Her question was in response to last week’s re-run, in which I said, “While discrimination based on race and ethnicity still happens (and is inexcusable) far more comes from distrusting people with different thought patterns than skin color.”

My response was an eloquent “Uh …”

Google “gender gap in IT” (or, self-referentially, “gender gap at Google”) and you’ll find plenty to chew on. This is current events, not a historical debate. If you work in IT, look around you. I suspect you’ll find fewer than 50% of your professional colleagues are women.

We can debate causes. As is true of so many effects, I suspect this one stems from multivariate causation.

Here’s one cause I’ve never seen discussed. I have no studies to back it up, just my own experience watching male colleagues and hearing them talking in unguarded moments, some mediated by one conversational lubricant or another.

What it is: For one reason or another, many males who landed in technical professions experienced high school as the place other guys got dates. Perhaps they chose a technical career path out of self-defense. Possibly social awkwardness is correlated with an engineering mindset. One way or another I think it’s fair to say that many male technical professionals aren’t entirely comfortable interacting with women on any level, not just a professional one.

I don’t mean this as a stereotype. Stereotypes are worse than wrong. They’re misleading.

What I’m talking about is a correlation. Statistical tendencies have statistical effects, which is what we’re dealing with here.

And as long as I’m digging myself a hole, I might as well make it deeper. Again, based on my unscientific information gathering there are two separate issues in play, not one: (1) The male technical folks I’m talking about are intimidated by interactions with attractive women, in particular when they feel an attraction and have absolutely no idea what to do about it; and (2) being egalitarian by instinct they feel guilty about not being attracted to female colleagues who they find less than pretty; that being the case they find these interactions intimidating as well.

Which leaves a very narrow range of female attractiveness these technical professionals don’t find intimidating.

Attractive women working in environments populated to significant extents by engineers who fit the above description will experience male colleagues who avoid them. Unattractive women working in environments populated by these self-same engineers will also experience male colleagues who avoid them.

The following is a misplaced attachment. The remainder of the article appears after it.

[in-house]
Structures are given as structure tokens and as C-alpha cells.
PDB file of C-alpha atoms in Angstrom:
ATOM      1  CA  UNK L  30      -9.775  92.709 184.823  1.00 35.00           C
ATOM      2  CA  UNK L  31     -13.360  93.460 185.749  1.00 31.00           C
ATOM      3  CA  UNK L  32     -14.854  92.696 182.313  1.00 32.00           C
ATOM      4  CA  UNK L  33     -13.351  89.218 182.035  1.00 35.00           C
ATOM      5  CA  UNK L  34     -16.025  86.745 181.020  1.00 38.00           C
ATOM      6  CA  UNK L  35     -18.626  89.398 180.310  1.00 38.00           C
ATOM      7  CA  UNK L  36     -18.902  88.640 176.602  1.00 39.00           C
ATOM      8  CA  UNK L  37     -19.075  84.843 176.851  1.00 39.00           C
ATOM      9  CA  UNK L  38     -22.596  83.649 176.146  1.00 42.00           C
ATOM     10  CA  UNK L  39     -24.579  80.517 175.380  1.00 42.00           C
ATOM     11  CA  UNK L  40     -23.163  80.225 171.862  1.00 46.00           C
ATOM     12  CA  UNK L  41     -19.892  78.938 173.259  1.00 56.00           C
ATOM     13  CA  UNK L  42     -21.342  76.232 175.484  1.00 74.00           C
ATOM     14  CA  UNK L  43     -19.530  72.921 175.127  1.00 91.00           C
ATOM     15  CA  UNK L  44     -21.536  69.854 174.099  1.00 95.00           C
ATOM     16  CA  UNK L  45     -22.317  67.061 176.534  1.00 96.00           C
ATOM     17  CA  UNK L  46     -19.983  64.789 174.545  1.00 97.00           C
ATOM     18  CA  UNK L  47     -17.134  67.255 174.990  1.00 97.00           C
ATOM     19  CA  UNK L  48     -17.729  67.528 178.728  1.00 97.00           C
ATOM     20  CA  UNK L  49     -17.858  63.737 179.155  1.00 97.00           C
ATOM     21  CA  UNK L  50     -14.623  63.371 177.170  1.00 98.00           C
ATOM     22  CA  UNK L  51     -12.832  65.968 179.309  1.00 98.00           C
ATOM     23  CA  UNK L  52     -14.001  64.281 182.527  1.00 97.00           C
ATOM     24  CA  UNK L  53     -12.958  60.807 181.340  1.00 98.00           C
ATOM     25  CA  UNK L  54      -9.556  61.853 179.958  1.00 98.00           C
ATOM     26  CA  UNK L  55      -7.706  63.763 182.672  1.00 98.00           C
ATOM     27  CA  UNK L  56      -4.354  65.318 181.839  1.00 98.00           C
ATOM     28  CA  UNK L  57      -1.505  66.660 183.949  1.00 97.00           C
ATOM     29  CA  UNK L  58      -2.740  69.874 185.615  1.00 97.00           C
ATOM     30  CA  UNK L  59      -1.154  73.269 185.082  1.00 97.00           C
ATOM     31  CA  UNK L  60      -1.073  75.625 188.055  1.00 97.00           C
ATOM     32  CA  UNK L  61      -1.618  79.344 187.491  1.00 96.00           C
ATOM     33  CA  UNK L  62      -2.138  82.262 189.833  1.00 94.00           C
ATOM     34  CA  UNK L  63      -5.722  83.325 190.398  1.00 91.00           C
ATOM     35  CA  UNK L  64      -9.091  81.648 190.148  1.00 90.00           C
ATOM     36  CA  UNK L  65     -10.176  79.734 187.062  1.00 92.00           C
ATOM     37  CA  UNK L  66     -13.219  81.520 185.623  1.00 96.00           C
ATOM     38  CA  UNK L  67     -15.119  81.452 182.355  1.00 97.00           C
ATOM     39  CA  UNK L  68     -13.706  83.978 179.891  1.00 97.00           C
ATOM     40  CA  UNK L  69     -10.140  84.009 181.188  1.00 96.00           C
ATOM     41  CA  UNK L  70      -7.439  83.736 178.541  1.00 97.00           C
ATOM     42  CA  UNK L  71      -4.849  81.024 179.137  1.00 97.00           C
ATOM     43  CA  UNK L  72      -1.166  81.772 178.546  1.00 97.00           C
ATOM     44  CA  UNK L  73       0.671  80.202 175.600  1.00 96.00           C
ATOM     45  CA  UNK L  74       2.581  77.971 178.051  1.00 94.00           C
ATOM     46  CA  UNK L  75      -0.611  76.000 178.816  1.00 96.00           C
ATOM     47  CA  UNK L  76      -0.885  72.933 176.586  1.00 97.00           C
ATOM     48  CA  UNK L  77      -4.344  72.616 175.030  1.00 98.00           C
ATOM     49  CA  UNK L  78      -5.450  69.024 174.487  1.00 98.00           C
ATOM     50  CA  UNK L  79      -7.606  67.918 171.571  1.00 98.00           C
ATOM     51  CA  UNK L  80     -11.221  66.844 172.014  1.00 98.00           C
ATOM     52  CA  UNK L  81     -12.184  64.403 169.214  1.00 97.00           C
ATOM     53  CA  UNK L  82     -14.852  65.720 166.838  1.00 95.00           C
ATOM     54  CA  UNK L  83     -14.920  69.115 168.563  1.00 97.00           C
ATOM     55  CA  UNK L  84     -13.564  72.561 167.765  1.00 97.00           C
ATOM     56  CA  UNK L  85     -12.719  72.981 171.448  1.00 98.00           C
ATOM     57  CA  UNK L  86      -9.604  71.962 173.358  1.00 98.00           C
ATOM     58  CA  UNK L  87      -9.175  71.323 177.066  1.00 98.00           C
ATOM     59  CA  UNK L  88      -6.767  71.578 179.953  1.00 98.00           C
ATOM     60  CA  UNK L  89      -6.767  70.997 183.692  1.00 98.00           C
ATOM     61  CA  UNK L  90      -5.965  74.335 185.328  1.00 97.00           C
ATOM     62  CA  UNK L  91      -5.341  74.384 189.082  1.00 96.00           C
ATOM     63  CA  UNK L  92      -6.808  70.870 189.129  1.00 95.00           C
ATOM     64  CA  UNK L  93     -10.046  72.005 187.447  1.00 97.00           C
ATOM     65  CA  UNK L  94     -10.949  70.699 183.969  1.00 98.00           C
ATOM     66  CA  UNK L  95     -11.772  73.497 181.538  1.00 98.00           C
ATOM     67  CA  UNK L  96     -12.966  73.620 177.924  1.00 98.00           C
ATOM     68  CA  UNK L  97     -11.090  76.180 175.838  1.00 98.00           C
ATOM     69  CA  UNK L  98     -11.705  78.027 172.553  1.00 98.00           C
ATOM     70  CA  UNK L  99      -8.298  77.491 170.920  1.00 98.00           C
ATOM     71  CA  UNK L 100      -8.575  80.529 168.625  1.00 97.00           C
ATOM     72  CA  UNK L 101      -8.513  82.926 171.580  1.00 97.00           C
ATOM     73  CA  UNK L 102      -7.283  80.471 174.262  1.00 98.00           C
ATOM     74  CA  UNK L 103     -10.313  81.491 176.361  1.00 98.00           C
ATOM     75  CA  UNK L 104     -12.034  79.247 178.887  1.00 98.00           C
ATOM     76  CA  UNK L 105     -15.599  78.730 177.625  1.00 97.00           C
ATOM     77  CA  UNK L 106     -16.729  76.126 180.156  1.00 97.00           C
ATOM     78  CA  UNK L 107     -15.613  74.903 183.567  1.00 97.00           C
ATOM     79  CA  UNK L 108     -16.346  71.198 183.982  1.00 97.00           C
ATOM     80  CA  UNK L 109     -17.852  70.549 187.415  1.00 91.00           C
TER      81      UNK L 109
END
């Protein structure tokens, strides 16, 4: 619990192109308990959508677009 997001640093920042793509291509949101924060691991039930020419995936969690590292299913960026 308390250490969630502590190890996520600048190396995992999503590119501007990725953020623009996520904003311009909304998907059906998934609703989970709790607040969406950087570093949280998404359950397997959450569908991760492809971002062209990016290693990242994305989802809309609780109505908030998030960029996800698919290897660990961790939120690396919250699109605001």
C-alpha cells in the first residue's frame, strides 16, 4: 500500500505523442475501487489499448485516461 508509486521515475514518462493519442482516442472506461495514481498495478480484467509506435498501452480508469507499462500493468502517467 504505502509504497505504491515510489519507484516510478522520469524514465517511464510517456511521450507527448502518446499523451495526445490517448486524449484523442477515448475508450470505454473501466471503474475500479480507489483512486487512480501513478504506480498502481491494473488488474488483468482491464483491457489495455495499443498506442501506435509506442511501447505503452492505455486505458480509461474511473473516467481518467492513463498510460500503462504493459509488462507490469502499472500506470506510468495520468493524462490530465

Which makes for what appears to be a workplace that’s hostile to women. And sometimes it actually is hostile. Men don’t like to feel intimidated any more than women do; for many men introspection isn’t a popular pastime; as a result, when they feel intimidated they blame the person they’re intimidated by.

Leading to feelings of hostility.

What to do about this?

If you’re a manager there’s a limit to what you can do. You can coach any employee whose behavior crosses the line separating creation of discomfort from outright hostility. You must involve HR if anyone’s behavior crosses the next line. You personally should treat female and male colleagues as if they are all genderless, on the grounds that their gender has no bearing on their abilities.

If you’re a female technical professional, you have no professional obligation to put up with any of this. And yet, dealing with it effectively is, in most circumstances, a better career move than challenging it.

The secret is to convert yourself from a personal appearance to a person. You do this by approaching various male colleagues who seem to be avoiding you, starting a conversation about a professional topic — ideally one in which your colleague can offer you some help. As the source of the problem is that the colleague in question doesn’t know how to talk to you, you solve the problem for him by providing a topic.

And if you’re one of the offending males? First (please forgive me for being direct about this) pay attention to where your eyeballs are pointing. Look your female colleagues in the eye — about 40% of the time when you’re talking; 80% when you’re listening; off to the side the rest of the time.

Second, accept this as a fact: None of your female colleagues are having romantic thoughts about you. The odds are long they never will; longer if you avoid contact.

There remains that small coterie who “think” women have less aptitude for technical fields than men, often based on clap-trappy evolutionary pseudo-theories. If you’re one of them: I studied evolution at the graduate level for several years. Your theory?

It’s wrong.